Massachusetts Institute of Technology

Translating thought to print

Spider silk has long been noted for its graceful structure, as well as its advanced material properties: Ounce for ounce, it is stronger than steel.

MIT research has explained some of the material's mysteries, which could help design synthetic resources that mimic the extraordinary properties of natural silk. Now, scientists at MIT have developed a systematic approach to research its structure, blending computational modeling and mechanical analysis to 3D-print synthetic spider webs. These models offer insight into how spiders optimize their own webs.

"This is the first methodical exploration of its kind," says Professor Markus Buehler, head of MIT's Department of Civil and Environmental Engineering (CEE), and the lead author of a paper appearing this week in Nature Communications. "We are looking to expand our knowledge of the function of natural webs in a systematic and repeatable manner."

Coupling multiscale modeling with emerging microscale 3D-printing techniques, the team enabled a pathway to directly fabricate and test synthetic web structures by design. The lessons learned through this approach may help harness spider silk's strength for other uses, and ultimately inspire engineers to digitally design new structures and composites that are reliable and damage-resistant.

The paper was written by Buehler, along with CEE research scientist Zhao Qin, Harvard University professor Jennifer Lewis, and former Harvard postdoc Brett Compton.

Further unraveling the mysteries of spider silk
The study unearths a significant relationship between spider web structure, loading points, and failure mechanisms. By adjusting the material distribution throughout an entire web, a spider is able to optimize the web's strength for its anticipated prey.

The team, adopting an experimental setup, used metal structures to 3D-print synthetic webs, and directly integrate their data into models. "Ultimately we merged the physical with the computational in our experiments," Buehler says.

According to Buehler, spider webs employ a limited amount of material to capture prey of different sizes. He and his colleagues hope to use this work to design real-world, damage-resistant materials of lower density.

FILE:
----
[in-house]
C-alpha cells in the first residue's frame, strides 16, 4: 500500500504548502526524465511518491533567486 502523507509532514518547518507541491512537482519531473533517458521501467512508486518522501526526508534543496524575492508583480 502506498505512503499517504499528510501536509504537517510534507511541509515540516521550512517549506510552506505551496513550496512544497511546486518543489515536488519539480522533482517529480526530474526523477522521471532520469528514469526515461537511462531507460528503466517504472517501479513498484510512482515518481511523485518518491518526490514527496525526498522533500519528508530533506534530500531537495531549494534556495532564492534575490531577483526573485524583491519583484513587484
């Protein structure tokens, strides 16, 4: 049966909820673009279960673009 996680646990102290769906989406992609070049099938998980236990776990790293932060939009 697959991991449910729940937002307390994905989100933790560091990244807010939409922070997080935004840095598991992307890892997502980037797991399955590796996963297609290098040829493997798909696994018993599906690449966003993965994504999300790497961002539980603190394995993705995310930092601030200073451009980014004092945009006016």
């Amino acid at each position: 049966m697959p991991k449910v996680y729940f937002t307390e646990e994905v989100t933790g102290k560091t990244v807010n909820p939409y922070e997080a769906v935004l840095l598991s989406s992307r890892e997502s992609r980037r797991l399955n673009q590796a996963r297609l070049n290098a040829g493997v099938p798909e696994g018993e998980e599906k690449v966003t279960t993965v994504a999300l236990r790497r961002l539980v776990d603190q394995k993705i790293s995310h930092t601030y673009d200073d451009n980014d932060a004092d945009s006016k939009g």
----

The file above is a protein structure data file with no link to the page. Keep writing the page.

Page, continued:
The 3D-printed models, Lewis says, open the door to studying the effects of web architecture on strength and damage tolerance -- a feat that would have been impossible to achieve using only natural spider webs.

"Spider silk is an impressive and fascinating material," she says. "But before now, the role of the web architecture had not yet been fully explored." To investigate the geometric aspects of spider webs through the use of a similar material to silk that can be 3D-printed with uniform mechanical properties was Lewis' mission.

Buehler's team used orb-weaver spider webs as the inspiration for their 3-D designs. In each of their samples, they controlled the diameter of the thread as a method of comparing homogeneous and heterogeneous thread thickness.

In simulation, the team created "the ideal environment to test and optimize the web structures" under different loading conditions, and then use synthetic materials to print identical webs, Qin says. "We are on the way to quantifying the mechanism that makes the spider's web so strong," he says.

The work revealed that spider webs consisting of uniform thread diameters are better suited to bear force applied at a single point, such as the impact coming from flies hitting webs; a nonuniform diameter can withstand more widespread pressure, such as from wind, rain, or gravity.

The combination of computational modeling and 3D-printing makes it possible to test and optimize designs efficiently.

Lewis says that the team now plans to examine the dynamic aspects of webs through controlled impact and vibration experiments. This, she says, will change the printed material's properties in real time, opening the door to printing optimized, multifunctional structures.